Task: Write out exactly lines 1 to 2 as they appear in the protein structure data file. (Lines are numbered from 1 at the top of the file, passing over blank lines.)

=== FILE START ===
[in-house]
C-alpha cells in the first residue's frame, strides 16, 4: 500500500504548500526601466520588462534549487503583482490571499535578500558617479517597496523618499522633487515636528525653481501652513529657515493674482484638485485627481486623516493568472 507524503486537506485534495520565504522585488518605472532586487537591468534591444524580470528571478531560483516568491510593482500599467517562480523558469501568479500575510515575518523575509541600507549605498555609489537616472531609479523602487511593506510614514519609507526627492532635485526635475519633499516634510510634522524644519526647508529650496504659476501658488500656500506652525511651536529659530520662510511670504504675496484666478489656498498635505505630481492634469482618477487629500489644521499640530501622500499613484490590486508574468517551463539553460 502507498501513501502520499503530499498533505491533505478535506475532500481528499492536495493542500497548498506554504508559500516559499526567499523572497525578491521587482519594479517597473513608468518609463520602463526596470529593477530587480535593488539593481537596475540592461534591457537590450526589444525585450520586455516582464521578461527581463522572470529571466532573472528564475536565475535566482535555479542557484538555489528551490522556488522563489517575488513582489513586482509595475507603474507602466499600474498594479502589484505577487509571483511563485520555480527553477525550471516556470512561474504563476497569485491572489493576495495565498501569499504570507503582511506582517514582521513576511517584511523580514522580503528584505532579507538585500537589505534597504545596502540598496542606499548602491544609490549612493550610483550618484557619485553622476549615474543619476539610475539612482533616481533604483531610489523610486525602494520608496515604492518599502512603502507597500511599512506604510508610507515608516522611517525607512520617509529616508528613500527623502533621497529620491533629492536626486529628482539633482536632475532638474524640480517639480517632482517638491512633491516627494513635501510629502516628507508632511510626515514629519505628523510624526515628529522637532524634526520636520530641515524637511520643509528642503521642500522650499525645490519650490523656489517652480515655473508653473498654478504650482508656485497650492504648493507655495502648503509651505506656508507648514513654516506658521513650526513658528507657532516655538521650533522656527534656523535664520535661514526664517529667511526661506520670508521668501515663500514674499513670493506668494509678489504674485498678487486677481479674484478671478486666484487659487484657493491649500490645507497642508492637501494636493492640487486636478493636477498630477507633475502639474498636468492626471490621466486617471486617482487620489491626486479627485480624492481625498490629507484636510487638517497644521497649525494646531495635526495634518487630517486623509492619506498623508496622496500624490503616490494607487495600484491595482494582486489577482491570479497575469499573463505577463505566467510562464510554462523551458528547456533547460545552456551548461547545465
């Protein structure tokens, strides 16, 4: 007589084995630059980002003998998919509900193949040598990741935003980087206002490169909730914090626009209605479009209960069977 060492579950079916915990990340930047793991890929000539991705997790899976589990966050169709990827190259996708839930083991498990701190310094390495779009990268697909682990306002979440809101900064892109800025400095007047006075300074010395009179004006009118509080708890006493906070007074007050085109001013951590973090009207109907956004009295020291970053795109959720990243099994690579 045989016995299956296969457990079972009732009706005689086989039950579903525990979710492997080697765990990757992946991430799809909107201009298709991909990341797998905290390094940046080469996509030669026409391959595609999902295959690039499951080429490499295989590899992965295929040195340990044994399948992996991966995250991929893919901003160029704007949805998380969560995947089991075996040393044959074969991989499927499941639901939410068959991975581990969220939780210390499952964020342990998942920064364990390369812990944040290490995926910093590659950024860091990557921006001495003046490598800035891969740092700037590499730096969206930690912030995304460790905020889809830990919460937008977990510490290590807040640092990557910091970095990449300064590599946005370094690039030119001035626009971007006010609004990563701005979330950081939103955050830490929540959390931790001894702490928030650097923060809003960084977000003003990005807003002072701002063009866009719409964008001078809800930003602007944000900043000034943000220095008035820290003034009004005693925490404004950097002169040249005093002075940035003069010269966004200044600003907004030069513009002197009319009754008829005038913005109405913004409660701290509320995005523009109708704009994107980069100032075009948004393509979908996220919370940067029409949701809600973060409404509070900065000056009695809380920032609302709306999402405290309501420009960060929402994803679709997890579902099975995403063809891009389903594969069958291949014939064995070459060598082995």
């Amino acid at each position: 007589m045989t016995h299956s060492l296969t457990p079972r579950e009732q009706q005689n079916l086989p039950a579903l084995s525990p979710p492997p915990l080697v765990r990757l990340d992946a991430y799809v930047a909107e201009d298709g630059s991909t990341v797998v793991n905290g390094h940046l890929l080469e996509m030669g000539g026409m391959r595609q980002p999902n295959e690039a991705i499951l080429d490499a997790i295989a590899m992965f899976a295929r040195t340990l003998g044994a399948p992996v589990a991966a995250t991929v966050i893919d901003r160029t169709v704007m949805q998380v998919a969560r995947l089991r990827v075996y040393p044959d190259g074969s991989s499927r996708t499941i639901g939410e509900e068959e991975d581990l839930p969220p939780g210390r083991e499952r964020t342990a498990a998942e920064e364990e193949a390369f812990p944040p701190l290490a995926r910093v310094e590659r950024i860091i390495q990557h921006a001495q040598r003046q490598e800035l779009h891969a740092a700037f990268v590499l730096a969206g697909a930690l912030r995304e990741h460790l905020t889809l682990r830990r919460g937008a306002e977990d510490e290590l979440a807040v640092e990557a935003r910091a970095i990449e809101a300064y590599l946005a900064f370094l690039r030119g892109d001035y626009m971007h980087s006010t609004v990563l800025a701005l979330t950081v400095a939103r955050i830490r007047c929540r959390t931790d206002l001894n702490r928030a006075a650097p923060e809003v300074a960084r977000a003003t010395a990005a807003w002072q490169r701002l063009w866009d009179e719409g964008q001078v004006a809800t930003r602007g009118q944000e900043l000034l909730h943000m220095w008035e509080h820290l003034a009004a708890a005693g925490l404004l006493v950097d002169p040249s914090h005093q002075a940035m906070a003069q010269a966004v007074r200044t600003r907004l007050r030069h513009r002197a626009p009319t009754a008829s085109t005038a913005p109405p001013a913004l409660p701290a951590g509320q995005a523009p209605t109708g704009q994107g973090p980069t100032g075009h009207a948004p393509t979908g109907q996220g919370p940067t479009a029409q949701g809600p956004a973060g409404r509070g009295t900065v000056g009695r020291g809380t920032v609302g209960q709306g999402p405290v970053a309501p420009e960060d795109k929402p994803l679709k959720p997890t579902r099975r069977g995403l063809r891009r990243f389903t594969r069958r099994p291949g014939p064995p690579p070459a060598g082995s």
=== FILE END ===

[in-house]
C-alpha cells in the first residue's frame, strides 16, 4: 500500500504548500526601466520588462534549487503583482490571499535578500558617479517597496523618499522633487515636528525653481501652513529657515493674482484638485485627481486623516493568472 507524503486537506485534495520565504522585488518605472532586487537591468534591444524580470528571478531560483516568491510593482500599467517562480523558469501568479500575510515575518523575509541600507549605498555609489537616472531609479523602487511593506510614514519609507526627492532635485526635475519633499516634510510634522524644519526647508529650496504659476501658488500656500506652525511651536529659530520662510511670504504675496484666478489656498498635505505630481492634469482618477487629500489644521499640530501622500499613484490590486508574468517551463539553460 502507498501513501502520499503530499498533505491533505478535506475532500481528499492536495493542500497548498506554504508559500516559499526567499523572497525578491521587482519594479517597473513608468518609463520602463526596470529593477530587480535593488539593481537596475540592461534591457537590450526589444525585450520586455516582464521578461527581463522572470529571466532573472528564475536565475535566482535555479542557484538555489528551490522556488522563489517575488513582489513586482509595475507603474507602466499600474498594479502589484505577487509571483511563485520555480527553477525550471516556470512561474504563476497569485491572489493576495495565498501569499504570507503582511506582517514582521513576511517584511523580514522580503528584505532579507538585500537589505534597504545596502540598496542606499548602491544609490549612493550610483550618484557619485553622476549615474543619476539610475539612482533616481533604483531610489523610486525602494520608496515604492518599502512603502507597500511599512506604510508610507515608516522611517525607512520617509529616508528613500527623502533621497529620491533629492536626486529628482539633482536632475532638474524640480517639480517632482517638491512633491516627494513635501510629502516628507508632511510626515514629519505628523510624526515628529522637532524634526520636520530641515524637511520643509528642503521642500522650499525645490519650490523656489517652480515655473508653473498654478504650482508656485497650492504648493507655495502648503509651505506656508507648514513654516506658521513650526513658528507657532516655538521650533522656527534656523535664520535661514526664517529667511526661506520670508521668501515663500514674499513670493506668494509678489504674485498678487486677481479674484478671478486666484487659487484657493491649500490645507497642508492637501494636493492640487486636478493636477498630477507633475502639474498636468492626471490621466486617471486617482487620489491626486479627485480624492481625498490629507484636510487638517497644521497649525494646531495635526495634518487630517486623509492619506498623508496622496500624490503616490494607487495600484491595482494582486489577482491570479497575469499573463505577463505566467510562464510554462523551458528547456533547460545552456551548461547545465